Primary care has not fully bounced back from the COVID-19 pandemic as one-third of primary care physicians say revenue and pay are still significantly lower and net losses threaten current and future viability.
Another third of clinicians say the financial picture has been slowly improving, but the workforce is fragile and in trouble. And 1 in 5 practices report they have clinicians who have chosen early retirement or left their jobs as a direct result of the pandemic, according to a new survey of 500 primary care clinicians.
These findings come at a time when school re-openings are threatening to increase the spread of the coronavirus and the country faces a potential resurgence of the virus in the upcoming winter flu season.
The condition of primary care has improved modestly in the past several weeks, primary care remains in significant need of support, according to the survey released by the Larry A. Green Center, a research organization, in collaboration with the Primary Care Collaborative (PCC).
"An overwhelming number of clinicians—81%—disagree emphatically with the notion that primary care has rebounded,” said Rebecca Etz, Ph.D., co-director of The Larry A. Green Center. “Practice clinicians and staff are working longer hours to keep up with patient needs and still have yet to reach pre-pandemic capacity. Significant furloughs, practice members out for child and elder care, and clinicians out due to illness and self-quarantine have caused the primary care platform to shrink."
"The past six months have shown us what short-term planning and lack of investment yields during times of crisis— devastation of a critical workforce. But the question is now: Are we committed enough to do something about it?" Etz said.
The primary care system is fragile and shrinking as we approach the cold and flu season, said Ann Greiner, president and CEO of the PCC.
“Practices need state, federal, and private-sector support to address disruptions to primary care funding so that they can safeguard the health of the public. Primary care is pandemic preparedness," she said.
Staffing shortages continue to plague primary care practices as both staff and clinicians face child care barriers and other demands. A third of respondents report that their practice has empty positions that they cannot fill. Many say that staff (37%) and clinicians (27%) in the practice are limiting their availability due to child care needs. Elder care needs also pose challenges to staff and clinician availability, but to a much lesser extent (8%).
Most clinicians believe that levels of telehealth use are sufficient—or even above what is suitable for patient care. Only around 10% of respondents report that their practices’ use of telehealth is below what would be helpful due to insufficient funding to increase it. Alternatively, over a quarter say that use of telehealth is “above what seems good medicine” but that they need it to maintain patient volume.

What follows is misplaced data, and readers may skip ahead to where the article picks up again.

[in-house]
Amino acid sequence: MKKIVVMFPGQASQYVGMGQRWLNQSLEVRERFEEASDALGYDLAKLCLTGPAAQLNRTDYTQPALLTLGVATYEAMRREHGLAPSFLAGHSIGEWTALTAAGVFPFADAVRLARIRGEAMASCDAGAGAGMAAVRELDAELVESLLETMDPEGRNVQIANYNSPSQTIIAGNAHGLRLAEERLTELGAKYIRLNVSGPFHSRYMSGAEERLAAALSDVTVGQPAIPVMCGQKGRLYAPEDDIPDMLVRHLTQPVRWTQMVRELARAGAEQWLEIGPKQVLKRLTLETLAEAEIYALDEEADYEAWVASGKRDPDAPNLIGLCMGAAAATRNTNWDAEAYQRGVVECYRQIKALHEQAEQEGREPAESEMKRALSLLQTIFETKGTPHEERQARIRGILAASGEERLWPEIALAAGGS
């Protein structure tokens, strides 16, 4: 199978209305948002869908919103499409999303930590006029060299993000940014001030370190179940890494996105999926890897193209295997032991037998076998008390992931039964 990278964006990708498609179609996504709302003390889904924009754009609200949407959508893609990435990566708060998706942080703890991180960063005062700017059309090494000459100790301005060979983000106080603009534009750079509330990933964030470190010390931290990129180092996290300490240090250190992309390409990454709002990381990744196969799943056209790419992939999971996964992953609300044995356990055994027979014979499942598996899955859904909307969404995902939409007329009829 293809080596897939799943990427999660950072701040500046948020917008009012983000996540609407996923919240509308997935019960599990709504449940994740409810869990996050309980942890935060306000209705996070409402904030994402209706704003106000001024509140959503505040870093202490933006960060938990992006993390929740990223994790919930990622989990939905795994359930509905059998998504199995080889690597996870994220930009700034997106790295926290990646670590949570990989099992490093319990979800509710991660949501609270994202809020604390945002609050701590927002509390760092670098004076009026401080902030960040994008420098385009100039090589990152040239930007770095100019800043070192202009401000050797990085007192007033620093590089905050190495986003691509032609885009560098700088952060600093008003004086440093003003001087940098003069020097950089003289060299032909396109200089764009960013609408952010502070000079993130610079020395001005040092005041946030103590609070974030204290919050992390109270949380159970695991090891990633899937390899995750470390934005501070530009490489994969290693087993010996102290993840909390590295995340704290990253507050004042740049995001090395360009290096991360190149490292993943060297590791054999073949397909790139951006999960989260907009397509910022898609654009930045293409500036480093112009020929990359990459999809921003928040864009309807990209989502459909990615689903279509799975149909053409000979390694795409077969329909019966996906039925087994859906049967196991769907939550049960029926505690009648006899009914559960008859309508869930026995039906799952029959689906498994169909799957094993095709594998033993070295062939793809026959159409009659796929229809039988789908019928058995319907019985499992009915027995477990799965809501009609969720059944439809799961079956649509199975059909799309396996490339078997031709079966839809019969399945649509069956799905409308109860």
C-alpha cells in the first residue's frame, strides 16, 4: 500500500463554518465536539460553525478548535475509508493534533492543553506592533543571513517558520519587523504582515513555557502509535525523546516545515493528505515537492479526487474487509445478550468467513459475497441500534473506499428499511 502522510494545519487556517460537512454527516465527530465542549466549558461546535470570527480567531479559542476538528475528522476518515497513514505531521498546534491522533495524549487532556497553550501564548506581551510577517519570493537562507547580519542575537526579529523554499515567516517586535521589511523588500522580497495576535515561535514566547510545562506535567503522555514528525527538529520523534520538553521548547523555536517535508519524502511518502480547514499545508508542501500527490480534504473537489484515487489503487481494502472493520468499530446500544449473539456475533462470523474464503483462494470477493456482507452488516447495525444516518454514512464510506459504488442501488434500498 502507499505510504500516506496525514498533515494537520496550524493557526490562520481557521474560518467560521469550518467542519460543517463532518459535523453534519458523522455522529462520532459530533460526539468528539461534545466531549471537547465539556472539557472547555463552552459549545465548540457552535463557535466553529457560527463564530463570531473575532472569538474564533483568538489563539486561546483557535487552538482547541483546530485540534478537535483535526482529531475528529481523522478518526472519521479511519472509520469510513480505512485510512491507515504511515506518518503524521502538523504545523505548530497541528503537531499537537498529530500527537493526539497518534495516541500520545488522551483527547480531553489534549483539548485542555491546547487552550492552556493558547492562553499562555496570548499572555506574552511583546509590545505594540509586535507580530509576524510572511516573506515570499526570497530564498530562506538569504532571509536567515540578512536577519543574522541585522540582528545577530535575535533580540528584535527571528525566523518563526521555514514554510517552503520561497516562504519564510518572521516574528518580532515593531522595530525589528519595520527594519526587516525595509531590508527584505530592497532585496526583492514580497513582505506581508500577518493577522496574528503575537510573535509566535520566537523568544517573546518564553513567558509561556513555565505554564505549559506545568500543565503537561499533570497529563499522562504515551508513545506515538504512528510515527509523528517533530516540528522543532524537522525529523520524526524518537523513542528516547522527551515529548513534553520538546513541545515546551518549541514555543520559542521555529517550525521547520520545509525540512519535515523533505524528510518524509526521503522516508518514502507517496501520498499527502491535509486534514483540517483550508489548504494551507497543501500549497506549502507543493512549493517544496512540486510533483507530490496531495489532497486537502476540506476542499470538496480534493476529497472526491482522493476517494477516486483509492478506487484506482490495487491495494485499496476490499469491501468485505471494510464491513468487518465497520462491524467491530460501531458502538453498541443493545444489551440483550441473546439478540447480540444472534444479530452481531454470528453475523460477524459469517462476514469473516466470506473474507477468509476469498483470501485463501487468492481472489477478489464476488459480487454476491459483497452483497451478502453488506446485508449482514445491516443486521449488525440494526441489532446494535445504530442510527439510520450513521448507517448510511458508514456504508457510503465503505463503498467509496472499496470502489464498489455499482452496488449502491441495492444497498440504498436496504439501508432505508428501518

And, in general, payers continue to cover it: Over 80% of respondents did not report that insurers have pulled back on telehealth (18% said they have).
As federal and state pandemic financial support ends, practices are feeling pressure but still not enough to anticipate closing. Over a quarter (27%) of respondents report “previous pandemic financial support has run out or will soon” as a pressure they will face over the next four weeks. Still, only 3% say that they will likely close before December without additional state or federal support.
With flu season on the horizon, equipment shortages continue to pose an ongoing threat to primary care. Thirty percent of respondents report difficulty obtaining enough COVID-19 testing supplies (e.g., swabs and reagents) to meet their office needs. Another quarter (26%) are having difficulty getting personal protective equipment for staff and clinicians. A smaller percentage of respondents (8%) say that they are unable to buy needed supplies for flu season.
Front-line primary care clinicians are both mentally strained by, and personally committed to, serving patients during these challenging time. Half (49%) of respondents say that their mental exhaustion from work is at an all-time high. Twelve percent report that members of their practice have left primary care because of the pandemic.
Yet, even under such mental strain, those that have stayed are feeling committed: A fifth of respondents report that their “sense of purpose in primary care is at an all-time high.”
"My volume is coming back but I lost significant revenue from March to August. Since I am 120 days behind in payments—I am starting to feel the loss of revenue now and will continue through the winter," said one primary care physician based in Arizona.
A practice leader in Idaho said, "Support staff are harder to acquire. Volume is not the same mix as pre-pandemic levels. Care for chronic conditions is being deferred. Mental health issues are far more prevalent but insurance companies continue to provide poor coverage."
Among the respondents, 70% identify their practice as family medicine, 13% as internal medicine, 6% as pediatrics, and 5% as geriatrics. Settings include 24% rural, 13% community health centers, 9% in schools/offices and 28% in designated patient-centered primary care homes.